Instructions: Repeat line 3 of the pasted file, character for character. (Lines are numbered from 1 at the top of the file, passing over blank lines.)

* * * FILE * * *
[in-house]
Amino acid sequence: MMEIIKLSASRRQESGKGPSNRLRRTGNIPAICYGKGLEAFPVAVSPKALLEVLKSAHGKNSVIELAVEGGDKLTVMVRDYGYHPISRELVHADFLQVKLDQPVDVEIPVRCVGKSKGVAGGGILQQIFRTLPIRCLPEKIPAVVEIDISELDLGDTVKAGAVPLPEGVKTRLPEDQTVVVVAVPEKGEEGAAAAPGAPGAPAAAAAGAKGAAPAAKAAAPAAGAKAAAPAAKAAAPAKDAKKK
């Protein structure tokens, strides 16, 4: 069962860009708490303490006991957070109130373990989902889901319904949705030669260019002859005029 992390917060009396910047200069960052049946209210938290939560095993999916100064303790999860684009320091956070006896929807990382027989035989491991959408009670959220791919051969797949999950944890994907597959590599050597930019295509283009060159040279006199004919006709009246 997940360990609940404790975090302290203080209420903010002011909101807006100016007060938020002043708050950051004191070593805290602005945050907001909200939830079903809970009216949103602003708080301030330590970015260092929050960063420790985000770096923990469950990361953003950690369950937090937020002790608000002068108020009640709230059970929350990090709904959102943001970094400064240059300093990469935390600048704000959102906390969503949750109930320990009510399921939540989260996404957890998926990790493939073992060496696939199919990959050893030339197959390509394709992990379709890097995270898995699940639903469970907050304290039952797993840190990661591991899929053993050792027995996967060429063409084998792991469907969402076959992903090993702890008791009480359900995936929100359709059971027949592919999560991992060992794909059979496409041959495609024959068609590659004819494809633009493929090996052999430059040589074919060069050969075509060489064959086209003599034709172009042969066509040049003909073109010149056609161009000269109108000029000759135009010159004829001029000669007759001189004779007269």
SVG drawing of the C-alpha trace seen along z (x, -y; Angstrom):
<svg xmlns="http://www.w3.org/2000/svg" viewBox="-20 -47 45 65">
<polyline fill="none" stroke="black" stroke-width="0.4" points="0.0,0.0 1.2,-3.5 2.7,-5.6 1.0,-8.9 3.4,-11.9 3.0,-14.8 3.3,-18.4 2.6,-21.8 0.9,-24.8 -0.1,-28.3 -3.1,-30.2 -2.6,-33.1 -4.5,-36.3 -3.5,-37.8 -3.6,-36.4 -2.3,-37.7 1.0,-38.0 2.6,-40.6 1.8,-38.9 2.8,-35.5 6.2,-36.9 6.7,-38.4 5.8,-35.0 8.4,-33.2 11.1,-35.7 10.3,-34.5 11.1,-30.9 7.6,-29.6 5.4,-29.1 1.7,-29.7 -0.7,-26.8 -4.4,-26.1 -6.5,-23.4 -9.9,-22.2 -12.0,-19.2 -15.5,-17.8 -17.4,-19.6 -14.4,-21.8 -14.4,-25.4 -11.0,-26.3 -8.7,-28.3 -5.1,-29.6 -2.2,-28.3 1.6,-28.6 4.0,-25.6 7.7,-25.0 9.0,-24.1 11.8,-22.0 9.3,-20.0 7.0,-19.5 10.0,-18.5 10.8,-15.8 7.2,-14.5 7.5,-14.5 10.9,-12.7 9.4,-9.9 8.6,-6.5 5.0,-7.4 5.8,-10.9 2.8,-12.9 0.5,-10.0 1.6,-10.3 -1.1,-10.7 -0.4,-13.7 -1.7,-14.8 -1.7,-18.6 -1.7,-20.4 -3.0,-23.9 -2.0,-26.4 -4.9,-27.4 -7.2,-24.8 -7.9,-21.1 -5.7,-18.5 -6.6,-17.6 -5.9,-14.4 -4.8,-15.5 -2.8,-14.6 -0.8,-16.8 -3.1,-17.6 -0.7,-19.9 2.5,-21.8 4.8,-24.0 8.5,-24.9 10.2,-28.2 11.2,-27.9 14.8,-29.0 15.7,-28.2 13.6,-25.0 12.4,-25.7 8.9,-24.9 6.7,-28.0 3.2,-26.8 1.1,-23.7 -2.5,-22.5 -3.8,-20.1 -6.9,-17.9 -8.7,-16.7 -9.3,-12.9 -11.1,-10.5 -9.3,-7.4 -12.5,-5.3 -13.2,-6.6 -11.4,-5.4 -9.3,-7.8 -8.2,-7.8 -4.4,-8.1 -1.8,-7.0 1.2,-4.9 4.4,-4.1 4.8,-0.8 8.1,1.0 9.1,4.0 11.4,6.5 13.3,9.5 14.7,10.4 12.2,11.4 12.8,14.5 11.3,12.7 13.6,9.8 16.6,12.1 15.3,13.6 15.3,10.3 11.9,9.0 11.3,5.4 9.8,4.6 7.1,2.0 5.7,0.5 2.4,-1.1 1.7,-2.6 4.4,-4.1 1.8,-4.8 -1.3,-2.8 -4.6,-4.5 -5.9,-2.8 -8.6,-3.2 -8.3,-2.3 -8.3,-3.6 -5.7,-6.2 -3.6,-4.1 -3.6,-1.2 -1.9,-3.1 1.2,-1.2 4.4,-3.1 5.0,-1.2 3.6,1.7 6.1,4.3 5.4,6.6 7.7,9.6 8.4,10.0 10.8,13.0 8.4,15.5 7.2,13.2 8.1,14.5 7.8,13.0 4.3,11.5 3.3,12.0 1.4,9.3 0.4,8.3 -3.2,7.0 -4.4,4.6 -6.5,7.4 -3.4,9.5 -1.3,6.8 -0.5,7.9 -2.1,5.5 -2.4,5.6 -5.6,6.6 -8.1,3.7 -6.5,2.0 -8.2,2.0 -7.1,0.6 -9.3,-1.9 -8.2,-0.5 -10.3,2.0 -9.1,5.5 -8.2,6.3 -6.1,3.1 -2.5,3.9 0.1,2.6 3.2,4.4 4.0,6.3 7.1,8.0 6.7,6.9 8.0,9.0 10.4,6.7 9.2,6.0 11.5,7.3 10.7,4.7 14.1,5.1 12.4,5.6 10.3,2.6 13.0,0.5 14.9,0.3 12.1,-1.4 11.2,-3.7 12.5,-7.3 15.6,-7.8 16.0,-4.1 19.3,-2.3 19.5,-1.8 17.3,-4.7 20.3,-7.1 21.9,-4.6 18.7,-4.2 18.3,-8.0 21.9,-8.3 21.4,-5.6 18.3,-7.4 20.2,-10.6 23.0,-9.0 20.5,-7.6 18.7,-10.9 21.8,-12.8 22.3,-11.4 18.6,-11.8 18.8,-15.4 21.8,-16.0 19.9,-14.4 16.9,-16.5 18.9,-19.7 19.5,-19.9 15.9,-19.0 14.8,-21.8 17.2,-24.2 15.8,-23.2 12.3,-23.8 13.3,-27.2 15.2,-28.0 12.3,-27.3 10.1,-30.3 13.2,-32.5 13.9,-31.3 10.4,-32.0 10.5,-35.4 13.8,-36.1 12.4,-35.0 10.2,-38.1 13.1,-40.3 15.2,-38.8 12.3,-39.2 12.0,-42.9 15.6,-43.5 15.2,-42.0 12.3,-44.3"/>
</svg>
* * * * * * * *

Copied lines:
């Protein structure tokens, strides 16, 4: 069962860009708490303490006991957070109130373990989902889901319904949705030669260019002859005029 992390917060009396910047200069960052049946209210938290939560095993999916100064303790999860684009320091956070006896929807990382027989035989491991959408009670959220791919051969797949999950944890994907597959590599050597930019295509283009060159040279006199004919006709009246 997940360990609940404790975090302290203080209420903010002011909101807006100016007060938020002043708050950051004191070593805290602005945050907001909200939830079903809970009216949103602003708080301030330590970015260092929050960063420790985000770096923990469950990361953003950690369950937090937020002790608000002068108020009640709230059970929350990090709904959102943001970094400064240059300093990469935390600048704000959102906390969503949750109930320990009510399921939540989260996404957890998926990790493939073992060496696939199919990959050893030339197959390509394709992990379709890097995270898995699940639903469970907050304290039952797993840190990661591991899929053993050792027995996967060429063409084998792991469907969402076959992903090993702890008791009480359900995936929100359709059971027949592919999560991992060992794909059979496409041959495609024959068609590659004819494809633009493929090996052999430059040589074919060069050969075509060489064959086209003599034709172009042969066509040049003909073109010149056609161009000269109108000029000759135009010159004829001029000669007759001189004779007269």